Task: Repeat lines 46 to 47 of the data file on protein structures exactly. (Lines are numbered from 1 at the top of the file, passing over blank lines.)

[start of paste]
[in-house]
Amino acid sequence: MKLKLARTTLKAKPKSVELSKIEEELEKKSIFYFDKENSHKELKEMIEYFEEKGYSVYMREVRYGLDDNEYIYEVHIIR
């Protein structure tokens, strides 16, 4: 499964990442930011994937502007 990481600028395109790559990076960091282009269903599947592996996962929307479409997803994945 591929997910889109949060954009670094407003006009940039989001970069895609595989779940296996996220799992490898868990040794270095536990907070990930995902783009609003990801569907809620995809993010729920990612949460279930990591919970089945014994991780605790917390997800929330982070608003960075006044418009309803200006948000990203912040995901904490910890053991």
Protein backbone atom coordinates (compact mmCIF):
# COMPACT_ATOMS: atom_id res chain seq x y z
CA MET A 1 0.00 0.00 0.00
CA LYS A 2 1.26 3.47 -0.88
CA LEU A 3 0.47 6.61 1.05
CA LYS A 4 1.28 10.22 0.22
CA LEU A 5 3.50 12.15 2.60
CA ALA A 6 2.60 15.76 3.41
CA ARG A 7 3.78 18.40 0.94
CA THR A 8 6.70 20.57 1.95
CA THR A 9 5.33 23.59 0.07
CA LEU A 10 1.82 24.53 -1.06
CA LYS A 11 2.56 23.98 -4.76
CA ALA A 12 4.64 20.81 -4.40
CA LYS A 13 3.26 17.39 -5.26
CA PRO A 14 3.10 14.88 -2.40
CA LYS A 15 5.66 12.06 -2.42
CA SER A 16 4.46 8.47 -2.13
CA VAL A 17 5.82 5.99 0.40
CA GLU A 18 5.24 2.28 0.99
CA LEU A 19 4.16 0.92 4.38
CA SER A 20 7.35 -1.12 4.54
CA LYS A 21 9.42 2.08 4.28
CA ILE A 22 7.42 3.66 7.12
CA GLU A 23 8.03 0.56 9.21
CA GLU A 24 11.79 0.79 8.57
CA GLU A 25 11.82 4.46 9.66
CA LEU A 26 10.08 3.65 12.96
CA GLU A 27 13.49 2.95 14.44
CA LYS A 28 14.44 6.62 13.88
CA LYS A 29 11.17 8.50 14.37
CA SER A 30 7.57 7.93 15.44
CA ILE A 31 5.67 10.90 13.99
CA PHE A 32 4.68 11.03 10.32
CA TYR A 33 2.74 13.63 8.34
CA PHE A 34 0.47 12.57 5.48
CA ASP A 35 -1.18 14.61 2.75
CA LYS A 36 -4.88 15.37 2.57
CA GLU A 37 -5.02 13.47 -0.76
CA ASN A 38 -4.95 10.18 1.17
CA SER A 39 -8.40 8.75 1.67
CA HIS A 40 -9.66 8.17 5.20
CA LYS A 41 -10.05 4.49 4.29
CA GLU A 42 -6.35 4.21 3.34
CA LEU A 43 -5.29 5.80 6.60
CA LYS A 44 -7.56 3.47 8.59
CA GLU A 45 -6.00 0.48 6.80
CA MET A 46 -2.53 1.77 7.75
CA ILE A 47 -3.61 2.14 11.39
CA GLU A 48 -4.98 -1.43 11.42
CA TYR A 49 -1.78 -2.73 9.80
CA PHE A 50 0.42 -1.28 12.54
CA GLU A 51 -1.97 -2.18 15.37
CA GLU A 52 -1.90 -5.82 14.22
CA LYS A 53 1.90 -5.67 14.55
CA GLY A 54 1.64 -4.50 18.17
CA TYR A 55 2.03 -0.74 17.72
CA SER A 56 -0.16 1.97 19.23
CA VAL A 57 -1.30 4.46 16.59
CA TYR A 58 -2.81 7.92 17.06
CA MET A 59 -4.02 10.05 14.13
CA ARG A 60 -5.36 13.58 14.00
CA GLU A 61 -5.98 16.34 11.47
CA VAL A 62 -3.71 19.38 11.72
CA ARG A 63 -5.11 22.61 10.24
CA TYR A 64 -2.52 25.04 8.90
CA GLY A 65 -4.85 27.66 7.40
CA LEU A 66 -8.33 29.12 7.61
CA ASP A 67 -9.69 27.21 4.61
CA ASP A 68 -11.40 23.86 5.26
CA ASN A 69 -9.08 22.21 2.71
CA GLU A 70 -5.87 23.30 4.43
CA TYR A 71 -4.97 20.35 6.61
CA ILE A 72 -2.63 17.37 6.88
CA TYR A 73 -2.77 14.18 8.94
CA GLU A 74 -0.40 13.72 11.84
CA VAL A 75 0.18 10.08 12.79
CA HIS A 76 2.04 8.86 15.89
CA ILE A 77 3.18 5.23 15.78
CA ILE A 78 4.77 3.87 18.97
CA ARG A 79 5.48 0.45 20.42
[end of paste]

CA LYS A 41 -10.05 4.49 4.29
CA GLU A 42 -6.35 4.21 3.34